Migrant Women: Symbols of strength

Migrant Women: Symbols of strength

“Weaker Sex”: Collective term for women. In the midst of 2024, this definition is found in the dictionary of the prestigious Royal Spanish Academy (RAE), and only in recent years has it included a note clarifying that the expression is used with derogatory or discriminatory intent.

“The weaker sex”? Let’s analyze the situation of women in one of the most challenging conditions a human being can experience: Leaving their place of origin, their familiar environment; migrating.

According to data from the International Labour Organization (ILO), women make up nearly half of all international migrants and constitute 48% of the migrant workforce worldwide. Furthermore, statistics indicate that an increasing number of women migrate alone or as heads of households in search of opportunities for themselves and their loved ones, a phenomenon known as the feminization of migration.

“The weaker sex”? Behind these words laden with stereotypes lies a much more complex and challenging reality.

The International Organization for Migration (IOM) states that migrant women are often more vulnerable to violence and exploitation during the mobility process and face multiple forms of discrimination such as precarious working conditions, wage discrimination, and lack of access to basic services.

Still, amidst so many challenges and conditions of vulnerability and inequality not only compared to men but also to their native counterparts, there are many cases of women who have drawn upon their indomitable inner strength and have transformed the challenges of migration by using their knowledge and skills to pave their own paths and thus become agents of change and development for themselves, their families, and their communities.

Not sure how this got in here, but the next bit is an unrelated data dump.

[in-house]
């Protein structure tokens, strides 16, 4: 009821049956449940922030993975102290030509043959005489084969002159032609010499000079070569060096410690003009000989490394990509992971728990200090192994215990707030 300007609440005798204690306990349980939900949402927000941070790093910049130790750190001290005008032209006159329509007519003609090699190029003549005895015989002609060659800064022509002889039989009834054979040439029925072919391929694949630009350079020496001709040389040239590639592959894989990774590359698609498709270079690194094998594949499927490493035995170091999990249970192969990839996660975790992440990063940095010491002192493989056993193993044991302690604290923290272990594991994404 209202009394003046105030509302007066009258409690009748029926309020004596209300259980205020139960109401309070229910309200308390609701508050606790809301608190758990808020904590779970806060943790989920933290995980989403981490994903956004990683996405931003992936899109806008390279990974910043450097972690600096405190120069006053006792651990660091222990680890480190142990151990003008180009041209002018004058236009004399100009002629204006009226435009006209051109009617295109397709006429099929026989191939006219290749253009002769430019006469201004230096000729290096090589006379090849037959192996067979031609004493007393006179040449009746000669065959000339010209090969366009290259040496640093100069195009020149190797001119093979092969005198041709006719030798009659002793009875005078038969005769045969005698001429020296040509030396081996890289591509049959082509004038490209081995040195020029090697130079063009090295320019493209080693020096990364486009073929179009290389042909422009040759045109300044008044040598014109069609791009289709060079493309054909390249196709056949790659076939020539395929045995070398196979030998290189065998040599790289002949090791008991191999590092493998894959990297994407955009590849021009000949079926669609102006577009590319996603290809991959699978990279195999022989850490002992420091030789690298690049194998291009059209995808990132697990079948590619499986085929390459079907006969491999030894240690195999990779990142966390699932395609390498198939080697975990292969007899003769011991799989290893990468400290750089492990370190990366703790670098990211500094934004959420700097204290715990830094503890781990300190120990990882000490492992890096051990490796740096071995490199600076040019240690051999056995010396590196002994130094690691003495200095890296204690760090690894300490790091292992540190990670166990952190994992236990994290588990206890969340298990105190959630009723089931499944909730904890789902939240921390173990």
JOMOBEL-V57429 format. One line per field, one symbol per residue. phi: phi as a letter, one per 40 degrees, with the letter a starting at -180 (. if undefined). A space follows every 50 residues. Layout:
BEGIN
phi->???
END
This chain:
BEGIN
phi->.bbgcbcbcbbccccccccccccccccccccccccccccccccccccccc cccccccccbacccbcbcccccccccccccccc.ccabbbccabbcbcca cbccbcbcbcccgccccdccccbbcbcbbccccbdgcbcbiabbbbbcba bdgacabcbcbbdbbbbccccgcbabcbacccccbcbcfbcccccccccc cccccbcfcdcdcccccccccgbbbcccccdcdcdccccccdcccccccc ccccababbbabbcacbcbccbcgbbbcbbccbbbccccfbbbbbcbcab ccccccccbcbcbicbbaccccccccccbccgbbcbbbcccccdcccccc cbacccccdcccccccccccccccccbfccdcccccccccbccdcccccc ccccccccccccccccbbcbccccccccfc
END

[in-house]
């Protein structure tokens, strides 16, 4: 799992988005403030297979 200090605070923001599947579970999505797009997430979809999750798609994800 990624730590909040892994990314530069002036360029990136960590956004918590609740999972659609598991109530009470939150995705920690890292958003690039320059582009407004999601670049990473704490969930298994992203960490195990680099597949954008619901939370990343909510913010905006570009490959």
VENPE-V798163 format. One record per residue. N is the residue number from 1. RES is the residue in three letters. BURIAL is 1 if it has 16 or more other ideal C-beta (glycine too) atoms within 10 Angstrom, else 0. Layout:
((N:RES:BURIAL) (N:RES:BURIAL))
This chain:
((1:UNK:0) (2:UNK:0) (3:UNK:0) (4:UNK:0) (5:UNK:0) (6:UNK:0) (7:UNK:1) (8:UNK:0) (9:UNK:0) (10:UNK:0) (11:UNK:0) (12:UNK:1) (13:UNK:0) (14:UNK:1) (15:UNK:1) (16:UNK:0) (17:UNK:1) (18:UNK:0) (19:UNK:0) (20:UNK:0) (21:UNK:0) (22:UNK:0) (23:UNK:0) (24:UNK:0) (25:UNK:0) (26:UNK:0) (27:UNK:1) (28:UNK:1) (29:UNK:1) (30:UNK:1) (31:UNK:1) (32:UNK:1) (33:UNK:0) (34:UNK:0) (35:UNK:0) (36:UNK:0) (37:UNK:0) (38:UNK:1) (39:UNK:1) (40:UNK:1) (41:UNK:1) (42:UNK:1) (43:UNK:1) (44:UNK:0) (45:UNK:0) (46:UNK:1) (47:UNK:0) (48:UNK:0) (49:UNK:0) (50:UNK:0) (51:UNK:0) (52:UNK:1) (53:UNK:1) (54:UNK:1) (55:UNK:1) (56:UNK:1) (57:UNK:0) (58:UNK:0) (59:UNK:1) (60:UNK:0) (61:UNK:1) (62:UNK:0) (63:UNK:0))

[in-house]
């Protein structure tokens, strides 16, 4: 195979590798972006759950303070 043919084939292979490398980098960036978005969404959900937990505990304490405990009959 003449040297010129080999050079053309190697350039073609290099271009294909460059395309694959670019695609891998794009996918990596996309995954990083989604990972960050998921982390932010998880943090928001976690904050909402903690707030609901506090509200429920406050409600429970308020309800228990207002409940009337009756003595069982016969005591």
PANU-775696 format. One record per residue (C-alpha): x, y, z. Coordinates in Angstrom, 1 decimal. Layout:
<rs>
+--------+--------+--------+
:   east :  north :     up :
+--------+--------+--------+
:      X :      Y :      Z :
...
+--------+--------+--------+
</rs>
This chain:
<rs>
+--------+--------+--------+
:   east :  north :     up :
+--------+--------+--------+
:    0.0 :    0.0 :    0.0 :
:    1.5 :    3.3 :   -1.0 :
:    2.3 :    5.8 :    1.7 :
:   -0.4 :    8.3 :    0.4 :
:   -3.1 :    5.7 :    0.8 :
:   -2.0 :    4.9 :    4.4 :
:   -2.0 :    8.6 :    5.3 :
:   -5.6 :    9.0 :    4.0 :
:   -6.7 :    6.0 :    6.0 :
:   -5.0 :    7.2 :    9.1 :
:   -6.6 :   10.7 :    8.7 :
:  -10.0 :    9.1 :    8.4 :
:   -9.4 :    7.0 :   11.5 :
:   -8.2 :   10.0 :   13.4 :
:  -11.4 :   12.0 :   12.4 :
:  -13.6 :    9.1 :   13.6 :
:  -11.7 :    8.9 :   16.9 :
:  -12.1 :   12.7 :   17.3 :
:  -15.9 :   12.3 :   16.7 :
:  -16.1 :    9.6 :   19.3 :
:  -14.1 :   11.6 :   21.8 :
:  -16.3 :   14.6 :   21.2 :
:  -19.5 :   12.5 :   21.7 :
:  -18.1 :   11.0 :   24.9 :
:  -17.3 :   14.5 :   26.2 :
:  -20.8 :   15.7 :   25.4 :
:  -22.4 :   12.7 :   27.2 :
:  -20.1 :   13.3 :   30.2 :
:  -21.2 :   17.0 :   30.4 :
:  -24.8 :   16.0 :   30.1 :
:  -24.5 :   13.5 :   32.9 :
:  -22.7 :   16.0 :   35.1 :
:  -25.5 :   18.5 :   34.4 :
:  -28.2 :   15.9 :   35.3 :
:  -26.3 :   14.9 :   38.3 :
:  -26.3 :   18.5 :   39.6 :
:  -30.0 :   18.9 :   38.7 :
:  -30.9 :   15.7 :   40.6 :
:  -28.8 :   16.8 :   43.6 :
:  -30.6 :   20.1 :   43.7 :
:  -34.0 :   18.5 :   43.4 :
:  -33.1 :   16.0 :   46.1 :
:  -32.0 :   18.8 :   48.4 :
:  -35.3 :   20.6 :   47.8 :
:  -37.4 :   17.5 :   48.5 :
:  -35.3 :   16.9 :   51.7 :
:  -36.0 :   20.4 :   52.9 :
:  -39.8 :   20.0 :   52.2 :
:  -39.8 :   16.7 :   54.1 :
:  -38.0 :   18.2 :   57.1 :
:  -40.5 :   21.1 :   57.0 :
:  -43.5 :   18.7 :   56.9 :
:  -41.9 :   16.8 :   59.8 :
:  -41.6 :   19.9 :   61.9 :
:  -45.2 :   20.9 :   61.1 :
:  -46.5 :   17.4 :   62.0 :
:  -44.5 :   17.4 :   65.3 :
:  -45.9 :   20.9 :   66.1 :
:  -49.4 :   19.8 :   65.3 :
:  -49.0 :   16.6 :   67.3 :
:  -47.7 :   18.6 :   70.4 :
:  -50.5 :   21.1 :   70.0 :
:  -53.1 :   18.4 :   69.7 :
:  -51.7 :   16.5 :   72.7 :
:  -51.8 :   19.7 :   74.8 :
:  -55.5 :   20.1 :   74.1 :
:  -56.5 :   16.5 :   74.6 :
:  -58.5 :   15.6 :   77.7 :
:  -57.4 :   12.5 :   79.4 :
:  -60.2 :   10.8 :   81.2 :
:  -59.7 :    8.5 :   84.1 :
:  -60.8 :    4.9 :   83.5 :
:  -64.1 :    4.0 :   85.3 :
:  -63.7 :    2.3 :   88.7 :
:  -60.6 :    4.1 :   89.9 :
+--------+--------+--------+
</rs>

One example is Gepsie Metellus, a Haitian woman whose family arrived in New York in the 1960s and who, despite the discrimination she faced, has spent the last two decades working for the rights of women and the Haitian migrant population in Florida. Or Diana Betancourth, a Colombian who, after migrating to the United States, saw her mother work long hours cleaning houses and who now owns one of the largest cleaning companies in her area, where she offers her workers fair and dignified treatment, maintaining a balance between personal and work life. Or in the realm of art, Roya Ebtehaj, an Iranian woman who also made this country her home and whose artistic language creates a space for empathetic communication to transcend the barriers she faced due to her nationality when migrating.

“Weakness”? In the world, migrant women are essential for the sustenance of communities and economies. It is urgent to address migration from a gender perspective that transcends stereotypes and guarantees women’s rights because if migration is a challenge that tests all human capacities, migrating for a woman is an even more complex journey that only demonstrates her profound, ingrained, and admirable strength.

Blog Article create Carolina Aguirre O, Senior Editor